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Though it is common knowledge that recreational drug and alcohol use are barriers to health and fitness, many athletes and fitness influencers use these substances. An occasional cocktail during a special event is nothing to worry about, but consuming several drinks every week (or every night) can make your fitness goals hard to achieve.
Despite the stigma surrounding addiction, substance abuse isn’t a character flaw but rather a coping mechanism. To address unhealthy substance use, you must first identify the cause of the misuse. Here are four common – and treatable! – causes.
What is addiction?
When you think about someone suffering from addiction, you may think about someone who hits rock bottom and needs to attend a detoxification and treatment center – commonly known as rehab.
Treating addiction does not always require attending a rehabilitation center. An individual who is addicted to nicotine may be able to stop smoking on their own, but the more addictive a substance is, the more likely the addictive behavior will be severe and require inpatient treatment.
At its mildest, addiction refers to substance use that is ongoing despite evidence of negative implications to the life of the individual using it. For example, you may know that your drinking affects your fitness performance, liver health, and impacts your relationships with your loved ones, but you continue to drink anyway.
Causes of substance abuse
Drugs and alcohol are addictive because they create feelings of happiness, contentment, pleasure, and numbness. Substance abuse is therefore largely a coping mechanism for the following situations:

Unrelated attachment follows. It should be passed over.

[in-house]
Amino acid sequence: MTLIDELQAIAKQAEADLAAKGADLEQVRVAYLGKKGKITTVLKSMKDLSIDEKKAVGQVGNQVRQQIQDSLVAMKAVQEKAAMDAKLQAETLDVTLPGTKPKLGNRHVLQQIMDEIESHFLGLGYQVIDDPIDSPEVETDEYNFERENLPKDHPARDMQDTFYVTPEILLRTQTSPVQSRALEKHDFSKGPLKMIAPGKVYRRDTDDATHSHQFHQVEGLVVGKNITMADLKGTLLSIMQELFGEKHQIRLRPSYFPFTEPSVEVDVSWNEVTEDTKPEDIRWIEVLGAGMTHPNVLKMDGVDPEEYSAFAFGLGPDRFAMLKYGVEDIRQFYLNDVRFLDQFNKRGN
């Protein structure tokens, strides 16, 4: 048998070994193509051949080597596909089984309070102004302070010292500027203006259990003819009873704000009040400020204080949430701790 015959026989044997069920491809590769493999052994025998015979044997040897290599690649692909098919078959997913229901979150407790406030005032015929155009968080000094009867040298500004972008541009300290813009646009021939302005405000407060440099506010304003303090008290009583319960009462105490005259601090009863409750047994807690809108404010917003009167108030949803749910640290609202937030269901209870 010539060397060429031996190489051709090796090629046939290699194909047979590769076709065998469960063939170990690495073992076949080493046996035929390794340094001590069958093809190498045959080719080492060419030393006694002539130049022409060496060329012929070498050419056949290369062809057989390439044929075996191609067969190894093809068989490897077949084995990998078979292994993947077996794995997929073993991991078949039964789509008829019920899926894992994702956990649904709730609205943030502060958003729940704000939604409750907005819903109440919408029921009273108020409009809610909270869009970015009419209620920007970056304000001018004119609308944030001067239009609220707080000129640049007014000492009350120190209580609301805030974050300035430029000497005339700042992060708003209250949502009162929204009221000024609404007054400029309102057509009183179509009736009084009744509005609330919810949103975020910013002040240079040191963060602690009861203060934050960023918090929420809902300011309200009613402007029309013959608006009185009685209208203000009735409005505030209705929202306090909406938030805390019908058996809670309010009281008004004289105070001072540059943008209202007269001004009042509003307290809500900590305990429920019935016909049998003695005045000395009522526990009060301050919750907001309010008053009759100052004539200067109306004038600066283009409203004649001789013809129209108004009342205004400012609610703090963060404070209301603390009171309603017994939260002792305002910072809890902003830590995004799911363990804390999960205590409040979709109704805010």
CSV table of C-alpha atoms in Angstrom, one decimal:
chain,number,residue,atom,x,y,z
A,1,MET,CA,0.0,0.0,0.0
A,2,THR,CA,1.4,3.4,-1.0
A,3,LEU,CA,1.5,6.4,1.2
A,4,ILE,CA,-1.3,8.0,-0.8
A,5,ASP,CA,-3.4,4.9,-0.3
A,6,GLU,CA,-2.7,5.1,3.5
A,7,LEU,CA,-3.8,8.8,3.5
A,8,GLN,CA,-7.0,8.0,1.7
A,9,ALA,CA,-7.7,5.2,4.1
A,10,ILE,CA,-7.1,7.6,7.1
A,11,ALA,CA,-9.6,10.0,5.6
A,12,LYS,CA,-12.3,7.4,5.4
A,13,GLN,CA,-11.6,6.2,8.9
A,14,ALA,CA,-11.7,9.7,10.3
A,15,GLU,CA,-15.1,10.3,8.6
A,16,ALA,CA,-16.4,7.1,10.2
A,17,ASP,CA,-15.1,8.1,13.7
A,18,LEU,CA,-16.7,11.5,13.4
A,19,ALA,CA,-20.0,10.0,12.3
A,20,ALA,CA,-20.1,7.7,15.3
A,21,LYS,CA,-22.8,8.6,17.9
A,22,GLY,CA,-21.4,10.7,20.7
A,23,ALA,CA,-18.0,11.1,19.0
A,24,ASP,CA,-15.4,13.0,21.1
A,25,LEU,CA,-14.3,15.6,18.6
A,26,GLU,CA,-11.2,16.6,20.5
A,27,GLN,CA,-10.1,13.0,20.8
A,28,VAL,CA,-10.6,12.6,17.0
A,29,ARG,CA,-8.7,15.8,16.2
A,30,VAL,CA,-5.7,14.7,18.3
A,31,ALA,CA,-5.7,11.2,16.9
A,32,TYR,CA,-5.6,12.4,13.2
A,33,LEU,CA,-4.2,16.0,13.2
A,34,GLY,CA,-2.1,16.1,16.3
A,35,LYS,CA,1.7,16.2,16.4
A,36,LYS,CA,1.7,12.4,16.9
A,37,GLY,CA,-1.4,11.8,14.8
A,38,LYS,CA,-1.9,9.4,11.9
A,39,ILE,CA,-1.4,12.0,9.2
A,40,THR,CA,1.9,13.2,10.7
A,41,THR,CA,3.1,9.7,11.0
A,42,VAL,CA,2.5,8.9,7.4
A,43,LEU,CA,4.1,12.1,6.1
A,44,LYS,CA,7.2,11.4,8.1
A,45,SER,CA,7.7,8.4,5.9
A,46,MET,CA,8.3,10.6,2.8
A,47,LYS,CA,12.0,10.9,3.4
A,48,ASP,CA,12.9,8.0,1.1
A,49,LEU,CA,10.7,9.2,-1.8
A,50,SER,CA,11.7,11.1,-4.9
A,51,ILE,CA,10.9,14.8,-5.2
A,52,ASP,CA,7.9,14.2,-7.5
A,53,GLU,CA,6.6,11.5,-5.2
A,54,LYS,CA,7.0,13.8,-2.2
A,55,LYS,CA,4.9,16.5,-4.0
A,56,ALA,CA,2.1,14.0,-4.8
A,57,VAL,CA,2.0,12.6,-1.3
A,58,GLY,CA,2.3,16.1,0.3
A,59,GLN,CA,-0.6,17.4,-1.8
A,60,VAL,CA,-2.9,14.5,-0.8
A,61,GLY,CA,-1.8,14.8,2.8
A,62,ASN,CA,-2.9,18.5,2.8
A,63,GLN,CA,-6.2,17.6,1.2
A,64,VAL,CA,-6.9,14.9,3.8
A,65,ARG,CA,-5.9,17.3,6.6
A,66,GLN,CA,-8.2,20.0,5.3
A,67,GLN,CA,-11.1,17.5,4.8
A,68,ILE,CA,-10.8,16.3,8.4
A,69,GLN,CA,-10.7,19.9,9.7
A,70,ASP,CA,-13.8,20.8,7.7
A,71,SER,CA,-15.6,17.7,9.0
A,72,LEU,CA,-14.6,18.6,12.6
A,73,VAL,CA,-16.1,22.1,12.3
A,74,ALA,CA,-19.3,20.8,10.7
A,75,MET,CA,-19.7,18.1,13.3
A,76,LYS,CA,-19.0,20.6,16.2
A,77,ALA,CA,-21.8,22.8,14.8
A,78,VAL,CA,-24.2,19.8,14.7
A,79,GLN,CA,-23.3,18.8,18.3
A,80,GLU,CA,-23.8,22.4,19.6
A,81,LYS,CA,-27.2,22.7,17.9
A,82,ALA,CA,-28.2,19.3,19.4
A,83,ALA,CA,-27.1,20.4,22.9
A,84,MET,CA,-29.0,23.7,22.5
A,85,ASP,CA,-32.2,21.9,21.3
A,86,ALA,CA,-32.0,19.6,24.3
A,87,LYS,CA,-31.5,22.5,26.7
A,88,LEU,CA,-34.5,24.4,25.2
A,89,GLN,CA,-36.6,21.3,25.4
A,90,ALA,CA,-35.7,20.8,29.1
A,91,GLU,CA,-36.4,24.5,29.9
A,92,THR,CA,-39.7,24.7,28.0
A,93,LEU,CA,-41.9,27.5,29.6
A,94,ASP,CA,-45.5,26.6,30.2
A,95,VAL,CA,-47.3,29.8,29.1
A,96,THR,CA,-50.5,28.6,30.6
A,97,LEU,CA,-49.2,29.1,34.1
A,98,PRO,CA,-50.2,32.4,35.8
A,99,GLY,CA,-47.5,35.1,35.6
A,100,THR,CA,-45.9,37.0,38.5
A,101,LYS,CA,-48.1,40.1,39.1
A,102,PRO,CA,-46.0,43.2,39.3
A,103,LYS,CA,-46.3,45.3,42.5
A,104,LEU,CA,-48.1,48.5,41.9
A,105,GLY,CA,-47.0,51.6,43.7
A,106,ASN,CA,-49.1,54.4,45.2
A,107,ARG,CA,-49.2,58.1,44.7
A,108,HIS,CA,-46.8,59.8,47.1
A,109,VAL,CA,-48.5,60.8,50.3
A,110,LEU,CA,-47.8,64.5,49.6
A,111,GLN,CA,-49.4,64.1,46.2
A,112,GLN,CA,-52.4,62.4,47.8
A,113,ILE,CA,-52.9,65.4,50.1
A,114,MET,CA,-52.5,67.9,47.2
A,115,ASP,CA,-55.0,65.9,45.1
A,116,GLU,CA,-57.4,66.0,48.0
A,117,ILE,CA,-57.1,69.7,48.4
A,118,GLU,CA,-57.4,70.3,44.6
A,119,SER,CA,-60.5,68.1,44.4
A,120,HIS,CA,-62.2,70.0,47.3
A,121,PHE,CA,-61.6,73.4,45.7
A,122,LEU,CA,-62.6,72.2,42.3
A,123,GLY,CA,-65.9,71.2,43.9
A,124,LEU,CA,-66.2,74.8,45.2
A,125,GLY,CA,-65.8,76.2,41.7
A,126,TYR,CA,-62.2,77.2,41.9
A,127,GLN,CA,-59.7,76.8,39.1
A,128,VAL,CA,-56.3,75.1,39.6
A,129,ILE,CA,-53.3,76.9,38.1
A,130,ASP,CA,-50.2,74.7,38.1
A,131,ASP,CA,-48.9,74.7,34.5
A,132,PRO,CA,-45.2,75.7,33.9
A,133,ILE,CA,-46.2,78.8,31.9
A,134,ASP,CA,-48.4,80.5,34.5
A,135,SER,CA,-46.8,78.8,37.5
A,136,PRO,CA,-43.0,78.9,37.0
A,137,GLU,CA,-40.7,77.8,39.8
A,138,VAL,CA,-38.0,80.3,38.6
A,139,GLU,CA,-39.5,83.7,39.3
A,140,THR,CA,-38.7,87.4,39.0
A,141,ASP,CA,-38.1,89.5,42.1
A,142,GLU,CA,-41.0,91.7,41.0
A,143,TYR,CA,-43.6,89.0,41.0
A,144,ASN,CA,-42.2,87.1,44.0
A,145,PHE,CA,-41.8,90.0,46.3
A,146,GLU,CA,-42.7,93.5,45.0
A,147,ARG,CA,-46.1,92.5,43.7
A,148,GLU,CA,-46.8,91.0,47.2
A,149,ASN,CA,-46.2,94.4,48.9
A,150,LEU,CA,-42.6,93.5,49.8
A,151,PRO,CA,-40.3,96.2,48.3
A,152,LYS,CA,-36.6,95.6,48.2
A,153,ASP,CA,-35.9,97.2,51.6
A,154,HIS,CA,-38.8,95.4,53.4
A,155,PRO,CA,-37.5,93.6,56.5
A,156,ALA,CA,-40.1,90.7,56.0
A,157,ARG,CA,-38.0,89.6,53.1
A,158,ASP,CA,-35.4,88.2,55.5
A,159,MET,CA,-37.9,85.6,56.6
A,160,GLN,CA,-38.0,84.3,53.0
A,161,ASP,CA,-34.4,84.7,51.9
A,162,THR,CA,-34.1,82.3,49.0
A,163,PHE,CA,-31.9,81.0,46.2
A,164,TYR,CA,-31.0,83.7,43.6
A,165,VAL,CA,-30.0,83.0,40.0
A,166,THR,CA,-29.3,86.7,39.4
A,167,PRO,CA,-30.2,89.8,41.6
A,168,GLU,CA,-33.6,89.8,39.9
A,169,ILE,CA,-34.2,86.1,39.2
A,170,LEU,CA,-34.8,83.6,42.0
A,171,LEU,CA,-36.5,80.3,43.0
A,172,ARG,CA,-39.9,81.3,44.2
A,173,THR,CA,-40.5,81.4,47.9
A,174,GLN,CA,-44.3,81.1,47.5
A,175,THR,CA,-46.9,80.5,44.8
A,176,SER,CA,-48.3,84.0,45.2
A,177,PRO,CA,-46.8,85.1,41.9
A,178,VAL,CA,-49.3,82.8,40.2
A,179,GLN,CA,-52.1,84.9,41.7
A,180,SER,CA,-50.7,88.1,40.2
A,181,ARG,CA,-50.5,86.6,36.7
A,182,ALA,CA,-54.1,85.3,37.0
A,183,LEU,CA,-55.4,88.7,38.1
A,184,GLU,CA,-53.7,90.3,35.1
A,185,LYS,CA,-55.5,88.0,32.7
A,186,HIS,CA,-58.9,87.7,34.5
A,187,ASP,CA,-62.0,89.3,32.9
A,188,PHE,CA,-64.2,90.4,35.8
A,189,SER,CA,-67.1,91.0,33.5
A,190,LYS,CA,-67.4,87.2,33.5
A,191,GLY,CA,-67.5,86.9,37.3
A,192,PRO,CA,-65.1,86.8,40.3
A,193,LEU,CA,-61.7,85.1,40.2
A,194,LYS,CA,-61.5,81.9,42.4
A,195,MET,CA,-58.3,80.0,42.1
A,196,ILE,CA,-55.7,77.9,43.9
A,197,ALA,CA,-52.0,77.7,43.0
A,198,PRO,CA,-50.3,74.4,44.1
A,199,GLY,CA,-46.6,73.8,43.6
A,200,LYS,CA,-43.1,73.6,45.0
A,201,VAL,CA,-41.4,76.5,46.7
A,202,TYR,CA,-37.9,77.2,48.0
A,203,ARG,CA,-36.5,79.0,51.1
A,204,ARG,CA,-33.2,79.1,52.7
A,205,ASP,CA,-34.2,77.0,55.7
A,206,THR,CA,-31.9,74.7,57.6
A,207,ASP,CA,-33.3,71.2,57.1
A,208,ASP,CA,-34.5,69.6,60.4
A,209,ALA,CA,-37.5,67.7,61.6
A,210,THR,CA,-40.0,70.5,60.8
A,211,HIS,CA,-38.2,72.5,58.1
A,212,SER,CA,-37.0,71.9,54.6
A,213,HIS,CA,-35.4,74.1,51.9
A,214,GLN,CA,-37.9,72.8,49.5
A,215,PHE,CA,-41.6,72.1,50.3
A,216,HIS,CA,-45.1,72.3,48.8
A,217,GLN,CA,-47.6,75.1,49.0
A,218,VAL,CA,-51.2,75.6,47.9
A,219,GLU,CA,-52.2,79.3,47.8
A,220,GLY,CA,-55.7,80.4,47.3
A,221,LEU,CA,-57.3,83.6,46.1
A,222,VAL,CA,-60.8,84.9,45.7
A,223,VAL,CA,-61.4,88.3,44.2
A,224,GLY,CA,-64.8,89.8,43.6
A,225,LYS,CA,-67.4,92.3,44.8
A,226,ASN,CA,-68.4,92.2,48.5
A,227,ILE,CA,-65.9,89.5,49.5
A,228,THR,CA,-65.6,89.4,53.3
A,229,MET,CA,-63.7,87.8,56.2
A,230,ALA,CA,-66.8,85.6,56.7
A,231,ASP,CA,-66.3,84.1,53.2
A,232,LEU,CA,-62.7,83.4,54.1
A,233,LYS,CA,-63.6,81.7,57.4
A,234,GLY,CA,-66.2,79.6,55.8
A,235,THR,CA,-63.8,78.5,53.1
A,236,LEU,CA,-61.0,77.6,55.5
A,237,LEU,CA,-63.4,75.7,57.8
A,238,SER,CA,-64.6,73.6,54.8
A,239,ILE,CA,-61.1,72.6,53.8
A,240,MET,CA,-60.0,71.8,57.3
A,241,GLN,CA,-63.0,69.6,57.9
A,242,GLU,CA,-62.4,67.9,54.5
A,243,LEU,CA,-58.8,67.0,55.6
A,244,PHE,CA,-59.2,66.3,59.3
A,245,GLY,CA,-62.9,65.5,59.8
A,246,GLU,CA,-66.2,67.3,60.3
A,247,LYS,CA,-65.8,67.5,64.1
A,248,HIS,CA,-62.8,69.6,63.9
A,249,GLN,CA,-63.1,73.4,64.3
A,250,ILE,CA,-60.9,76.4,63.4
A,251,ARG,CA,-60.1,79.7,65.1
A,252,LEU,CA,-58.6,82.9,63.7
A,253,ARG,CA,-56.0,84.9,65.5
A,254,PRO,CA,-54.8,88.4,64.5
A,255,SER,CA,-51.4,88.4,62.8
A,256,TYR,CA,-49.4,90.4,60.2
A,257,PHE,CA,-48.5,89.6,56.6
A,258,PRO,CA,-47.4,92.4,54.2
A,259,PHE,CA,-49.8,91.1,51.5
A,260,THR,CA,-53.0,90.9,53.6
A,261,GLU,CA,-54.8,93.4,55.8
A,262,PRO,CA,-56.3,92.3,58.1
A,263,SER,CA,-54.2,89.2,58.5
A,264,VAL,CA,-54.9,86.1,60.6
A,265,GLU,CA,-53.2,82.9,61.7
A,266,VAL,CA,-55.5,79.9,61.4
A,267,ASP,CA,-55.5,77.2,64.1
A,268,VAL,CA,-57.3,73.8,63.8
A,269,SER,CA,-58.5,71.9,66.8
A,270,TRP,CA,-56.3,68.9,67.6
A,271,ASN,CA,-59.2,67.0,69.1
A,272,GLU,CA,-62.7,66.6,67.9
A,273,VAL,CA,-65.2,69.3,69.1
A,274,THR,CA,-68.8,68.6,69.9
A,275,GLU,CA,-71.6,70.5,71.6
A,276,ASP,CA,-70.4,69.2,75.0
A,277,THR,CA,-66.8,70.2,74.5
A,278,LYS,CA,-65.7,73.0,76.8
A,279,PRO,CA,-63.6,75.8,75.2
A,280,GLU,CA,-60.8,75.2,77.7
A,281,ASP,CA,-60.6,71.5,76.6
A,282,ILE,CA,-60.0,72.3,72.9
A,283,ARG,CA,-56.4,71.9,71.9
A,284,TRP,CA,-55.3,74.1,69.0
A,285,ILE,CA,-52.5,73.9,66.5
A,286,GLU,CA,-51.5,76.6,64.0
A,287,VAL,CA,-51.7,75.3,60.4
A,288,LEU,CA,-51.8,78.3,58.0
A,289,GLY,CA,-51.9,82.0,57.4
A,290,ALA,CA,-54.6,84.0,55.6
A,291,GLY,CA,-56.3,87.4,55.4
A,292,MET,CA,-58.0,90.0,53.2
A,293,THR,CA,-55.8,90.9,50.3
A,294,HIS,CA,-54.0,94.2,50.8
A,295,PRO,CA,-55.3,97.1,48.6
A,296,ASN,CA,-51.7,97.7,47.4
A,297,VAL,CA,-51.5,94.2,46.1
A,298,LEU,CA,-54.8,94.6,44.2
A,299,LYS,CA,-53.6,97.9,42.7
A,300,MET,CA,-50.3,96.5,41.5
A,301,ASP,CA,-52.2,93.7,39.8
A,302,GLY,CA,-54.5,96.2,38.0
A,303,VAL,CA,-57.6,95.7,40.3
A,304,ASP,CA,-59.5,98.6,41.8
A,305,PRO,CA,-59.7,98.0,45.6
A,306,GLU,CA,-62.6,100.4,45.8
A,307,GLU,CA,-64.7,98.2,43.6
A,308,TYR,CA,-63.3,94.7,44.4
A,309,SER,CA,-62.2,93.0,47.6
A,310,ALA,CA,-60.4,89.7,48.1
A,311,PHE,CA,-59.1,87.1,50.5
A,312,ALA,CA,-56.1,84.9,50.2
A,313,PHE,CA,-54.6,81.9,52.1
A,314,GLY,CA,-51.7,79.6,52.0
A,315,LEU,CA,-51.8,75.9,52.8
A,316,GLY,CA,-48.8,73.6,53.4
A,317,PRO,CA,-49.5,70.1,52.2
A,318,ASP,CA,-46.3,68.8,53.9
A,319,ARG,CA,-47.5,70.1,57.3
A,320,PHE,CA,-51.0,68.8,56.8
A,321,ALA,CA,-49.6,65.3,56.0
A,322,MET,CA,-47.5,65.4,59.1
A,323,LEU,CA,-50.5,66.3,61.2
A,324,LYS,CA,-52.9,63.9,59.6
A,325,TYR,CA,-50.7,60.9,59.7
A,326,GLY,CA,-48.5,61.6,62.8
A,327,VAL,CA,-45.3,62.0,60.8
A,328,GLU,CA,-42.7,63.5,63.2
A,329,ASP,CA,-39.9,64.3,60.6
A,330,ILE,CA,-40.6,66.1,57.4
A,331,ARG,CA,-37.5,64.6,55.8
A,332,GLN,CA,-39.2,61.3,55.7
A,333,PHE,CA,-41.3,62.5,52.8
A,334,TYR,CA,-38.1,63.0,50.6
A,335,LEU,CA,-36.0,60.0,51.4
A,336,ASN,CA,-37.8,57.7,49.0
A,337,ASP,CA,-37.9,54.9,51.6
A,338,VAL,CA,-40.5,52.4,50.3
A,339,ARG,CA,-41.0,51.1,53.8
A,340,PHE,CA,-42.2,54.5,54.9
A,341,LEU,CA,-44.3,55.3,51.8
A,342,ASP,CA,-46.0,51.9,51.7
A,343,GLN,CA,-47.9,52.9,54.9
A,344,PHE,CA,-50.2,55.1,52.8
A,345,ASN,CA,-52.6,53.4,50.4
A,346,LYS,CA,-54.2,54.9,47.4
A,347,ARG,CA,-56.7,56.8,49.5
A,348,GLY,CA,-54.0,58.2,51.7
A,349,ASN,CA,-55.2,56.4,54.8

People who have or once had significant instability in their lives are more likely to develop an addiction. If you have ever worried about having enough money, where you were going to live, or whether the people in your life would be there long term, you may have developed an addiction as a coping mechanism for all this erratic change.
Treatment for substance abuse involves learning coping mechanisms for uncertainty. Counseling sessions will help you replace unhealthy coping mechanisms with healthy ones.
Traumatic experiences can impact the brain in ways that neuroscientists are only beginning to understand. Dissociative identity disorder (DID), wherein an affected individual develops multiple personalities, is now believed to be the brain’s way of coping with traumatic memories.
If you have experienced one or more traumatic events but have not received effective medical treatment, you may be using drugs and/or alcohol to numb the associated memories.
Anxiety, depression, and low self-esteem are all mental health conditions that can be treated with a combination of medication and counseling. However, due to the stigma surrounding mental illness, many people neglect to treat mental illness and instead develop their own unhealthy coping mechanisms – such as drug and alcohol dependency.
If you’ve ever heard someone say they have an ‘addictive personality,’ they’re likely referring to their genetics. People with a family history of substance abuse are likely genetically predisposed to develop an addiction.
However, genetic predisposition doesn’t mean that developing an addiction is inevitable. Though you may have an increased chance of developing one, you also have the power and the strength to treat your addiction and start the path to recovery.